If you think it’s all over for your PC, boot it off to South Africa before the World Cup, says Computer Aid
While the UK packs a squad of temperamental footballers off to the World Cup, businesses are urged to put their old PCs on the transfer list to benefit South Africa’s disadvantaged citizens. Because unlike sportsmen, PCs can be reconditioned to match fitness.
Rio Ferdinand needs medical attention and Rooney has blown a fuse – but charity Computer Aid International has promised to take PCs with similar problems, and use them to help build a sustainable economy and bridge South Africa’s digital divide.
South Africa is the first African nation to host a World Cup, and it is hoped that the event will give a boost to the country’s economy by creating jobs, infrastructure, transportation systems, and a place for Africa on the international stage. According to FIFA over 26 billion people will watch the tournament on TV, while an estimated 300,000 people will visit the country to attend the event.
However, Tony Roberts, CEO of Computer Aid International – a charity which offers refurbished PCs and laptops to schools, hospitals and communities in developing countries – has questioned whether the financial boost provided by the World Cup will continue to have an effect after the event is over.
Country’s poor need access to ICT infrastructure
“The South African government has made a valiant effort to upgrade the nation’s ICT infrastructure in order to host the World Cup and it has already joined an elite band of countries that have started the migration from analogue to digital broadcasting,” said Roberts. “But, unless the country’s poor are given the opportunity to tap into this ICT infrastructure and take part in the digital economy, the investment will make no difference to their lives.”
Roberts explained that only two percent of the African population own computers, and just over eight percent have internet access. In other words, the vast majority of the population of South Africa will be denied the opportunity to contribute to the economy by working in IT-related jobs.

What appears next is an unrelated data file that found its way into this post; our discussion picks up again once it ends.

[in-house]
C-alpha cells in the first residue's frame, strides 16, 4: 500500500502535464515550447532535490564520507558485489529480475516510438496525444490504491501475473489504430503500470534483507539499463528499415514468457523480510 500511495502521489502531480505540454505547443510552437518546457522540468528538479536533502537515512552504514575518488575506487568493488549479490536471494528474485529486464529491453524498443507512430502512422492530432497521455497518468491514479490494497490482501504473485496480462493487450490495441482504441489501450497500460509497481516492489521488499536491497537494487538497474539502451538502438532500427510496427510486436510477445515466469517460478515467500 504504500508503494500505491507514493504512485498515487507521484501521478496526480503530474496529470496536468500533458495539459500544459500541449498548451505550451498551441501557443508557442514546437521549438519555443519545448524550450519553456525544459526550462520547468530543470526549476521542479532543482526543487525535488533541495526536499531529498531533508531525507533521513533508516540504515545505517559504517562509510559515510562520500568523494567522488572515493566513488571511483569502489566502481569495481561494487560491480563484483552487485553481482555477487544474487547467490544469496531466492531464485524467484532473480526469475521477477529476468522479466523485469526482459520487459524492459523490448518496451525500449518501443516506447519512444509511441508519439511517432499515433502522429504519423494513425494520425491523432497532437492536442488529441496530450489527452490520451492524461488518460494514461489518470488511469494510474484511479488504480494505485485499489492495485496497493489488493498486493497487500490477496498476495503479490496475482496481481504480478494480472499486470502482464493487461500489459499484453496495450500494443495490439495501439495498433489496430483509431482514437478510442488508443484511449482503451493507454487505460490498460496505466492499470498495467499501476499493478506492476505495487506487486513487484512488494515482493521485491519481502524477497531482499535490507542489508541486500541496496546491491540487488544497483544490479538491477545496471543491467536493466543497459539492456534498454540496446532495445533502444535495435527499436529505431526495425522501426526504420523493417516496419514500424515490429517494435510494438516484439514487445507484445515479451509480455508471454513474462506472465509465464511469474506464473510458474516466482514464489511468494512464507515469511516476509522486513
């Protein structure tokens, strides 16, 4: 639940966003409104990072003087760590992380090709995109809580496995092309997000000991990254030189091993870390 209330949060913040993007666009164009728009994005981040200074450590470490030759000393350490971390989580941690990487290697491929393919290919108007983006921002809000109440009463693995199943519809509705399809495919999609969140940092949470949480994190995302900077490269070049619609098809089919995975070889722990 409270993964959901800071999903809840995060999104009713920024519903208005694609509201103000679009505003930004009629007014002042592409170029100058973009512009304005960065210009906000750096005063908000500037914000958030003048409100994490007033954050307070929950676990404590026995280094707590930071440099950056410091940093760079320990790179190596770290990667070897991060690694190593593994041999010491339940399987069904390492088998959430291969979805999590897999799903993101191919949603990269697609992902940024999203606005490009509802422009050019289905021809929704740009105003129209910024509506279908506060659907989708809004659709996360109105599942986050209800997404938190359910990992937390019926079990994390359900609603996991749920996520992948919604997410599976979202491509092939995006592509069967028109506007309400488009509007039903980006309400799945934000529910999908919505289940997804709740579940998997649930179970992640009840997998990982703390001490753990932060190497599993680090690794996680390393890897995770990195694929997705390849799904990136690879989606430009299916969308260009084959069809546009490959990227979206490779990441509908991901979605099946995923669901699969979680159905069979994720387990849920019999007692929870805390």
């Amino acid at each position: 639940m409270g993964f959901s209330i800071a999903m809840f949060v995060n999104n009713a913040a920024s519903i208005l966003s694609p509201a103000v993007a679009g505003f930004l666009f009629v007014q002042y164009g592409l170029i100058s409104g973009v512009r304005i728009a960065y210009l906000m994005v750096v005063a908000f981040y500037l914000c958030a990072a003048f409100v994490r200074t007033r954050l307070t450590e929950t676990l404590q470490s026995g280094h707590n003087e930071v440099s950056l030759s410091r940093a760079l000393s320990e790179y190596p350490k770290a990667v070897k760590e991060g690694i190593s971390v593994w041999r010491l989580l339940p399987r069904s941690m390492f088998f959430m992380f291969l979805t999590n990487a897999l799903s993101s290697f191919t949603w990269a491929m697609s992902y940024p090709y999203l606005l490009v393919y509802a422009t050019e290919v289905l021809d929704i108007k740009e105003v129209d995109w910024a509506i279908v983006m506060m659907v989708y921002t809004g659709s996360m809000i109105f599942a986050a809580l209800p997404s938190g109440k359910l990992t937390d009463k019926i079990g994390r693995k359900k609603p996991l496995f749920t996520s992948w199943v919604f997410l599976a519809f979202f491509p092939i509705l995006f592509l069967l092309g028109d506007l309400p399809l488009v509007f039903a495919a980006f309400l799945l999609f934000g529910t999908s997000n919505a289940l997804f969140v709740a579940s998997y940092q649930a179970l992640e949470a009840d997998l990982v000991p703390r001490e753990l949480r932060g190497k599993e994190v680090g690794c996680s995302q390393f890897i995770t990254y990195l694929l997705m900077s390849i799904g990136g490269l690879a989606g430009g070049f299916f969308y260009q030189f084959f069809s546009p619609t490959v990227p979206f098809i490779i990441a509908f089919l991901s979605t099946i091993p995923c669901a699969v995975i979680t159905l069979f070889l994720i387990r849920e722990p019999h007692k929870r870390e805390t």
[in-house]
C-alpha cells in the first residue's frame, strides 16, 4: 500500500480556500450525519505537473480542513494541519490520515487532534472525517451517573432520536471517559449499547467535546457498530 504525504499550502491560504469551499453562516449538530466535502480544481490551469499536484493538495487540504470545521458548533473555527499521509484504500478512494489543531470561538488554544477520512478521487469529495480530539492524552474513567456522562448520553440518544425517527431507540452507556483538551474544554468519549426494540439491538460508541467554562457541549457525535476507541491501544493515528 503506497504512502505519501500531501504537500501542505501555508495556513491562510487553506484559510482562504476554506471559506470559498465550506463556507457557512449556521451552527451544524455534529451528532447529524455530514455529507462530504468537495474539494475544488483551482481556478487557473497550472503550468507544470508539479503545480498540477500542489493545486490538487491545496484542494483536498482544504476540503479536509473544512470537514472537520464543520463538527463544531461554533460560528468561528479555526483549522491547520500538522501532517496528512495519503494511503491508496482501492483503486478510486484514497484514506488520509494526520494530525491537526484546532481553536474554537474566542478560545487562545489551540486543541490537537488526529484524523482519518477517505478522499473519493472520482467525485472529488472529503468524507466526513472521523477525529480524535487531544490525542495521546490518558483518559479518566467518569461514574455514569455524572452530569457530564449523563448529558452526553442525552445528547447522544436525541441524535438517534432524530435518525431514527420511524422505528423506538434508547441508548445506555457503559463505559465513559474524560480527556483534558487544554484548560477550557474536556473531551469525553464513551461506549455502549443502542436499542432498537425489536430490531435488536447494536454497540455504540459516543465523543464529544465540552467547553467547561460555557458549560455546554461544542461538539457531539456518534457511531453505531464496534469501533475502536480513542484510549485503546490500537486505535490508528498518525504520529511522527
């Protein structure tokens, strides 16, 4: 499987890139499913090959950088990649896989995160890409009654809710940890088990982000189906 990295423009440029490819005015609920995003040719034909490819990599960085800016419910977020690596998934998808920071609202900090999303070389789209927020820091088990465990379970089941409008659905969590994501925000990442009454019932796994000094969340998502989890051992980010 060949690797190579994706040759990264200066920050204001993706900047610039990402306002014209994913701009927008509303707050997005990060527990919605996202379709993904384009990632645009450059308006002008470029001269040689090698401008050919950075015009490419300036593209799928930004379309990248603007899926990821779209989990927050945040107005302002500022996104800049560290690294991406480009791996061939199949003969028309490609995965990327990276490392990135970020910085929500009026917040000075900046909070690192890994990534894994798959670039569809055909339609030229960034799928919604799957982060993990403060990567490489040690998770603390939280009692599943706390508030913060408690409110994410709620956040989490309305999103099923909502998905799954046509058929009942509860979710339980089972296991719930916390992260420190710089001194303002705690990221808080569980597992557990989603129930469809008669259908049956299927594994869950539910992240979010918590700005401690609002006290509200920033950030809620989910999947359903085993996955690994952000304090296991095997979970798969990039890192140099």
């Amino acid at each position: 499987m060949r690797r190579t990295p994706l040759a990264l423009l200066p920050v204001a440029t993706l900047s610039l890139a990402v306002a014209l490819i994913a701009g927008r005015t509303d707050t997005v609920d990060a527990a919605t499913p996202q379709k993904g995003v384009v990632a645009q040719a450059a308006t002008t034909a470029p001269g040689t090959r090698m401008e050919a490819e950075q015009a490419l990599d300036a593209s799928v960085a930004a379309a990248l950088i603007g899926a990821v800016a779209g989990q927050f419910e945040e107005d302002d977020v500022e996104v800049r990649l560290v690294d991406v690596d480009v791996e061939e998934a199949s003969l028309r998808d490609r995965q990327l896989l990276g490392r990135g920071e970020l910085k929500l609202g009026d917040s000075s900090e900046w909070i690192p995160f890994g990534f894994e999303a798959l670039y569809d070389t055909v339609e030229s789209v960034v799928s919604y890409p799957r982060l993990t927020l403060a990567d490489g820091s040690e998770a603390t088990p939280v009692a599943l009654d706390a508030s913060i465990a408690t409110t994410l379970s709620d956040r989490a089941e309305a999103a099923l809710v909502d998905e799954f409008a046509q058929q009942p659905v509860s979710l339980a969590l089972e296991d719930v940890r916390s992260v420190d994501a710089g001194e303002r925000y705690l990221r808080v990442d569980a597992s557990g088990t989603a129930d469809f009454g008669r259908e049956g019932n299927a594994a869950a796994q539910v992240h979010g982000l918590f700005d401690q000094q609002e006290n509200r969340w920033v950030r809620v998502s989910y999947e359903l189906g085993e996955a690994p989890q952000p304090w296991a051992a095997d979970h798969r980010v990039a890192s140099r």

“While the World Cup will be over in a couple of months, a single IT-trained individual has the potential to earn enough to feed an extended family of 10-20 people for many years ahead,” said Roberts. “However, the stark reality is that in the poorest communities in South Africa, even schools, simply cannot afford to invest in ICT.”
Computer Aid is calling on football fans to donate PCs in order to help create a new generation of IT-literate school children. “By making computers available to the digitally disenfranchised, Computer Aid can ensure that ordinary South Africans reap the benefits of the huge capital investment in ICT and other facilities required to host the World Cup.”
The organisation also points out that the donation of end-of-life PCs provides companies with the opportunity to build on their corporate social responsibility and green initiatives, while ensuring compliance with UK legislation such as the Data Protection Act, WEEE directive, and the Environment Act.
Earlier this year, Computer Aid started shipping portable, solar-powered cyber cafés to rural communities in Africa, giving people in remote areas the chance to get online. The cyber cafés are housed inside standard 20 foot shipping containers, with built-in solar panels on the roof. The first cyber café was sent to Macha in Zambia on 30 March.
While companies such as Computer Aid are working to make the benefits of the World Cup as sustainable as possible, efforts are ongoing in the UK to improve the efficiency of the IT systems required for the Olympic games in 2012.
Last year, lead IT consultant for the London Games, Atos Origin, said it would leverage a number of technology innovations, such as server virtualisation, to improve access to information and deliver the most sustainable Olympic Games yet.
“We are expecting to increase access to the Commentator Information Systems from outside the host city, enabling journalists to access the rich information from the offices in their home countries to reduce costs and the carbon footprint,” said Michele Hyron, chief integrator at Atos Origin for London 2012.
Atos Origin’s contract with the International Olympic Committee has also been extended to to include the Sochi Olympic Winter Games in 2014 in Russia, and the 2016 Olympics.